What I have found to be so interesting is that when this is done properly God IS worshipped.
     
  5. Joseph M. Smith

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    Yes, there is a good deal of emotional dishonesty in much of our praise-centered worship, and other sorts as well. Your quoting the song about problems disappearing brought to mind a hymn I was quoting in a funeral service this past week, "There's a wideness in God's mercy". One line -- which I definitely did NOT use in the funeral -- says, "And our lives will be all sunshine ...". Oh, no, not really. The Christian faith is about having the God-given resources to handle difficulties, not about erasing them.

    I have listened to parishioners describe how alienated and unwelcome they felt when everyone around them was singing some variety of "Oh, happy day", and they felt as though their lives were falling apart. We cannot obsess on that, either, in our worship, but we can leave room for it to be expressed.

    Advent is supposed to be a penitential season, and the evening service you described sounds to me as though it acknowledges that. I think I would have liked very much to have been a part of that service. One key, of course, as another poster would want said, is that teaching and admonition be a part of even a non-verbal occasion like that one.

    Speaking of emotional dishonesty, though, on the other side of the ledger, are we not also dishonest when we go through routine prayers of confession without any real sense of sin? In my home church, where I grew up, there was a man who always tacked on to the end of his petitions, "And Lord, forgive us of any sins we may have committed", as if it were only a remote possibility that we stumbled a little. No sense of the depth of sin. That's dishonest.

    Along that line, too, I am reminded of someone's observation about the Church of England liturgy -- that it requires even the nobility and the royals to speak of themselves as "miserable offenders, and there is no health in us." But do they really believe that?!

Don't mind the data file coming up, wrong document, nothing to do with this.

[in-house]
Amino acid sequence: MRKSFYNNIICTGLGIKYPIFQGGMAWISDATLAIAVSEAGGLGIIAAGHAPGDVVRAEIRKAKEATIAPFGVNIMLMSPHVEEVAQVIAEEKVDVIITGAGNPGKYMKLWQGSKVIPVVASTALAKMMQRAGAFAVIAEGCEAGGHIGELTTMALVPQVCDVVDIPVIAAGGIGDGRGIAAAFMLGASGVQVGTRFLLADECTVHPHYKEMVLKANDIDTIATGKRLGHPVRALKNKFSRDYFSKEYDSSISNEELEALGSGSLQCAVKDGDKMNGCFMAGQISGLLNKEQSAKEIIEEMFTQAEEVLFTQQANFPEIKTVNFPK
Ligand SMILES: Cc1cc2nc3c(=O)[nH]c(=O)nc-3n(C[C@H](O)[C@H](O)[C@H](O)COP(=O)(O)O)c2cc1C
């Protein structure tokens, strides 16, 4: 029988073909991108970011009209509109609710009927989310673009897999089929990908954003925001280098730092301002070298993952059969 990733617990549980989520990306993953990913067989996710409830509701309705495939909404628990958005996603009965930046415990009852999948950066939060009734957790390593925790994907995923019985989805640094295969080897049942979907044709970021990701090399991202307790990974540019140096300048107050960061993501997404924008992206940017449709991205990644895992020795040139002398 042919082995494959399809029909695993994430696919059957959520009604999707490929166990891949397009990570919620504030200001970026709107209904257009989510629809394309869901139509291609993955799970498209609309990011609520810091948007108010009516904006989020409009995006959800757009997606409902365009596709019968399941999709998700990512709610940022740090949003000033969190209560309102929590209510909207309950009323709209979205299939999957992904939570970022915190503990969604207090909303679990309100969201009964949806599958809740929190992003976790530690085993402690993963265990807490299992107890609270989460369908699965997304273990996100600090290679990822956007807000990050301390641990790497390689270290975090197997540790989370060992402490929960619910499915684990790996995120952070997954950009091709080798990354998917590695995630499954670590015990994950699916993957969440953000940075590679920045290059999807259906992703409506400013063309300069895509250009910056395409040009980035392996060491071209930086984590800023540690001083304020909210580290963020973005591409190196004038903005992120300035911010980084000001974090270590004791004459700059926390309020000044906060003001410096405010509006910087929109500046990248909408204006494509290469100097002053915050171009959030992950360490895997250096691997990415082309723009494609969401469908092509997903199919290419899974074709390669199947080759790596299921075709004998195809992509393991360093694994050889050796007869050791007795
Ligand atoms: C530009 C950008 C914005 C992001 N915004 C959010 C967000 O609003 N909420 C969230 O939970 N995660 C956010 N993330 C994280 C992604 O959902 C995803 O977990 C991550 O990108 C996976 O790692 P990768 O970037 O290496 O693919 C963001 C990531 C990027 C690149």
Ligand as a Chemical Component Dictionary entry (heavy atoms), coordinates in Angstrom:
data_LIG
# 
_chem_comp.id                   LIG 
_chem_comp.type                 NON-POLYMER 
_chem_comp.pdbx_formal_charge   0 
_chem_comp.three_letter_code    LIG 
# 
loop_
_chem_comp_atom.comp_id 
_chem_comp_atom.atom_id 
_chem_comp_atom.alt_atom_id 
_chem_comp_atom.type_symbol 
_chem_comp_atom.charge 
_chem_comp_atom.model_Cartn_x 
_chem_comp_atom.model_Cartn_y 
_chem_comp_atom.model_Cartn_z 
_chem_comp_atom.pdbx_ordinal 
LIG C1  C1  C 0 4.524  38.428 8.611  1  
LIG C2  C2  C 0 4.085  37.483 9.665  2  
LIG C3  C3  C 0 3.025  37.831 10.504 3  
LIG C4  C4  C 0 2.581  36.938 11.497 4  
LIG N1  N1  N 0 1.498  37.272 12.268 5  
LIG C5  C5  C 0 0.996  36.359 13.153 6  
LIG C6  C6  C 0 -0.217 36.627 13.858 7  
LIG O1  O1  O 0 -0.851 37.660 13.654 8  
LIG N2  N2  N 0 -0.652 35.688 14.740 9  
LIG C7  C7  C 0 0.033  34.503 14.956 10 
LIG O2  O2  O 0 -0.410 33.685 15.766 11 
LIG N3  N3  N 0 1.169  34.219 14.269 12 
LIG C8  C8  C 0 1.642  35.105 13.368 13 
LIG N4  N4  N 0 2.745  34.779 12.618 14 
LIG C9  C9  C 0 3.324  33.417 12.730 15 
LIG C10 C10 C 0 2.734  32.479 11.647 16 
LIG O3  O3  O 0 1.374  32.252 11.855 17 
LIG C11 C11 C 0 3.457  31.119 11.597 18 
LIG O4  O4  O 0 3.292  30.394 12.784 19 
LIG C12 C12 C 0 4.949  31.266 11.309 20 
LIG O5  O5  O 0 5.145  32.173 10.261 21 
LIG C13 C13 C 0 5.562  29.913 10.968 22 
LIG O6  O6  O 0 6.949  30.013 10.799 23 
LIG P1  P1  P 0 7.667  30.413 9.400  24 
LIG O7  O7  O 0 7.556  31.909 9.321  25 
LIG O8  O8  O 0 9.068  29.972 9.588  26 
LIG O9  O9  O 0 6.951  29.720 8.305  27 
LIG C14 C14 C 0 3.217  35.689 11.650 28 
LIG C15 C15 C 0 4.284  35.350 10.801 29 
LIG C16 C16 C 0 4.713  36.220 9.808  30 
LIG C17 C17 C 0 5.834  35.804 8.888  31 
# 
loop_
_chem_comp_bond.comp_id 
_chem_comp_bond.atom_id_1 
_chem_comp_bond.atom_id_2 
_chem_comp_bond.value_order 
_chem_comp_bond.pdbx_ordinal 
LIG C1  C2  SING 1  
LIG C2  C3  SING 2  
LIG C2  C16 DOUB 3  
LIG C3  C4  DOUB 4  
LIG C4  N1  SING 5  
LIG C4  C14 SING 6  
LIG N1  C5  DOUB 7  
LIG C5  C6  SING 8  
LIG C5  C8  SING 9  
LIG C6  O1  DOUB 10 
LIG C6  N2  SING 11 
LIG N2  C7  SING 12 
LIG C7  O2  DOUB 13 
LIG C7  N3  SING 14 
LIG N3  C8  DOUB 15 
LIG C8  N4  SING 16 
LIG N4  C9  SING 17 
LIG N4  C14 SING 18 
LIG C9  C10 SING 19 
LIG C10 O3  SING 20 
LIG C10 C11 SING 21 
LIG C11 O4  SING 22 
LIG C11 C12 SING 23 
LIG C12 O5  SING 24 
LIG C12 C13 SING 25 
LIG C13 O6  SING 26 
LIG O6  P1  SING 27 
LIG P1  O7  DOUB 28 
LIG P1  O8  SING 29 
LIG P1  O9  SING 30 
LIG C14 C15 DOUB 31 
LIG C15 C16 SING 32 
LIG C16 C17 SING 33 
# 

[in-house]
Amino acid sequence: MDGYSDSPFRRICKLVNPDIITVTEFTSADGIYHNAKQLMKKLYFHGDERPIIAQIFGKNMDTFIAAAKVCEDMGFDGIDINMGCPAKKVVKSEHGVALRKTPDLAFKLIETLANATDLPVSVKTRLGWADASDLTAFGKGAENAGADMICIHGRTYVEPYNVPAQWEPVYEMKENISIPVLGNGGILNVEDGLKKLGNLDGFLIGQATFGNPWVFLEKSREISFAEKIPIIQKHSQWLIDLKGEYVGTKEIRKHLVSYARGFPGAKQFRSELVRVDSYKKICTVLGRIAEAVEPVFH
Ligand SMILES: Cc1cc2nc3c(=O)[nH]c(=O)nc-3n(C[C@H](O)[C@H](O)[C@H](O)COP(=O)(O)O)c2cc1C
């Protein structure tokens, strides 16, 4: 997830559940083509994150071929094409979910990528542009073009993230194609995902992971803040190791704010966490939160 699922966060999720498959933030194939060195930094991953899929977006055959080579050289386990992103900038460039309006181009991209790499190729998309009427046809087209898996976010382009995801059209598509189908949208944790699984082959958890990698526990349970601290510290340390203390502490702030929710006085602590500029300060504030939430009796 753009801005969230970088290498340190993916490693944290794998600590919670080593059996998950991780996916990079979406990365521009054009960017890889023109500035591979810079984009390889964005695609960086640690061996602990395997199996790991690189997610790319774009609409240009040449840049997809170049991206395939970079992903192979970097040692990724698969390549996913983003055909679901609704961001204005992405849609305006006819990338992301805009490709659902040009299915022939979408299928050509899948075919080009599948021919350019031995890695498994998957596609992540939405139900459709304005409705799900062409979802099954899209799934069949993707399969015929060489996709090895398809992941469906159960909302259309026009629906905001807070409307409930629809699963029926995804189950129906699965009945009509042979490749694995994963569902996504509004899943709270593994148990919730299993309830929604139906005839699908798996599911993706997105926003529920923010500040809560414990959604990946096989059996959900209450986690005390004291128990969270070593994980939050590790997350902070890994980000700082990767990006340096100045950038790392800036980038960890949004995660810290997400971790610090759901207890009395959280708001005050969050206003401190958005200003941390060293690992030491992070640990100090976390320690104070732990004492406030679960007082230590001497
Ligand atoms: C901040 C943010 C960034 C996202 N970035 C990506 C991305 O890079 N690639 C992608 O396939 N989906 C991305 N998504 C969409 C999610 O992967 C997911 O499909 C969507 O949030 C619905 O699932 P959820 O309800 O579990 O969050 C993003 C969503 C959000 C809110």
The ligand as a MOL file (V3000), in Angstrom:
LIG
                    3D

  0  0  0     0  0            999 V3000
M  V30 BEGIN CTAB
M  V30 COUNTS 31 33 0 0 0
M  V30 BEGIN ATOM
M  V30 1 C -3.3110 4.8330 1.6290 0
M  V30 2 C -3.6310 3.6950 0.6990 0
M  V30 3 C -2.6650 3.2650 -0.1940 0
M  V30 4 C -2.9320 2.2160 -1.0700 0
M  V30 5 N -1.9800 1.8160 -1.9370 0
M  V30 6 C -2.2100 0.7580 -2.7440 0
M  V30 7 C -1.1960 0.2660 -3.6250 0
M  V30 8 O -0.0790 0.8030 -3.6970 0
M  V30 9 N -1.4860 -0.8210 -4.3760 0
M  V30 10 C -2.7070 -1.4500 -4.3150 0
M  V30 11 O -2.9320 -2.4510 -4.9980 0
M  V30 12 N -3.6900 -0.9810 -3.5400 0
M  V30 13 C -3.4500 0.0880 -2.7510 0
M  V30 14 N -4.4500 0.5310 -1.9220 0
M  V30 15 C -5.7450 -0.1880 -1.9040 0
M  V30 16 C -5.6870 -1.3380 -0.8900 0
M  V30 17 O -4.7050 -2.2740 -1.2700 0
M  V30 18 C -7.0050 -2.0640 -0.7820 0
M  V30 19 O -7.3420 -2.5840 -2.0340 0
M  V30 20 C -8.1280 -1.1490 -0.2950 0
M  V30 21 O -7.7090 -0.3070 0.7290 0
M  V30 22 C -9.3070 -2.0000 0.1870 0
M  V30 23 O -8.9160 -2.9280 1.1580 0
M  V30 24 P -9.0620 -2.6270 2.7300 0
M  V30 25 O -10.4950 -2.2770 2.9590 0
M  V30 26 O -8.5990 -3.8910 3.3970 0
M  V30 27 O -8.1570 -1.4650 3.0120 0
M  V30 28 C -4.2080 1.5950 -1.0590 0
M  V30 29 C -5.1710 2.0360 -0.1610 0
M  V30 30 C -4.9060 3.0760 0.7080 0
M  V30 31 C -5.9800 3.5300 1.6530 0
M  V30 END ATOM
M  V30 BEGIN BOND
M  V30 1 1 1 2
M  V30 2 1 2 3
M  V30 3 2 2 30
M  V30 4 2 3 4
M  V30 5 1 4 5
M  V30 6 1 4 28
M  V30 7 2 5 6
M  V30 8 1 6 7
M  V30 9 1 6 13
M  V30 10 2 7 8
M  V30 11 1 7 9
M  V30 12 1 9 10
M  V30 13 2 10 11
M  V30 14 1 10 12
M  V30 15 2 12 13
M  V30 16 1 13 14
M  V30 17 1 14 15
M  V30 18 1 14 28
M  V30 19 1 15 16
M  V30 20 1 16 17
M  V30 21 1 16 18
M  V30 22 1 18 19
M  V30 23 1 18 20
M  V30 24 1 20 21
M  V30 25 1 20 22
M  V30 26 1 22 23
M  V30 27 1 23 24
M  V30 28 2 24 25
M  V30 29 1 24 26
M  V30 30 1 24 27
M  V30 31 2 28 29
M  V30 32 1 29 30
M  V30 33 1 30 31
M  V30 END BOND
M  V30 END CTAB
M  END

6. Matt Black

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    I had more in mind the spouting of Scripture and mouthing of platitudes when the recipient really just wants the other person to be Jesus to them and give them a hug and a nice cup of tea.

    Joseph M Smith, yes the service did incorporate teaching, but not in the manner above; one of the 'stations' was however about repentance and Godly sorrow and another was about what gift you would give Jesus this Christmas to further your walk with Him.
     
  7. D28guy

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    Matt,

    Because when we worship we are focusing on the one we are worshipping. It is a time when we can step aside from our problems...they arent going anywhere...and center in on the solution to the negativity...our Father God.

    Of course.

    Absolutly.

    Its not a dishonest facade. I love and worship God just as much when I have problems as when I dont.

    I have no idea what you are talking about there, Matt. It seems you've just entered into "la la" land or something.

    When I and other people I see around me appear to be joyful and happy during worship its because we are joyful and happy during worship.

    God is very good at doing that to people! Its GENUINE, Matt. Even during trials and tribulations.

    Sometimes they do. If my problem is that I need a touch from God to help my attitude towards something, that many times happens through the ministry of the Holy Spirit during worship.

    Praise God.

    Not in the least. Its a ministry of the Holy Spirit that helps us to live above our circumstances all the time. During worship and also during the rest of the week.

    God bless,

    Mike
     
  8. D28guy

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    Matt,

    Well, I remember doing the "prayer station" thing back when I was growing up in the Romish church. Sort of similar to the rosary beads ritual.

    It did nothing for me then, and it would surely do nothing for me now. It reminds me of the godless rituals that the Muslims go through. Bowing to the east. Praying certain prayers, going into certain genuflections, etc etc etc.

    The true God is the God of the living, and He is not much into dead rituals. He ministers to each of us in a living and unique way, and He wants us to love Him back in our own unique living way.

    And every Baptist, Charismatic and Pentecostal fellowship I have ever been a part of encourages everyone to "come as they are". We all understand that Christ says...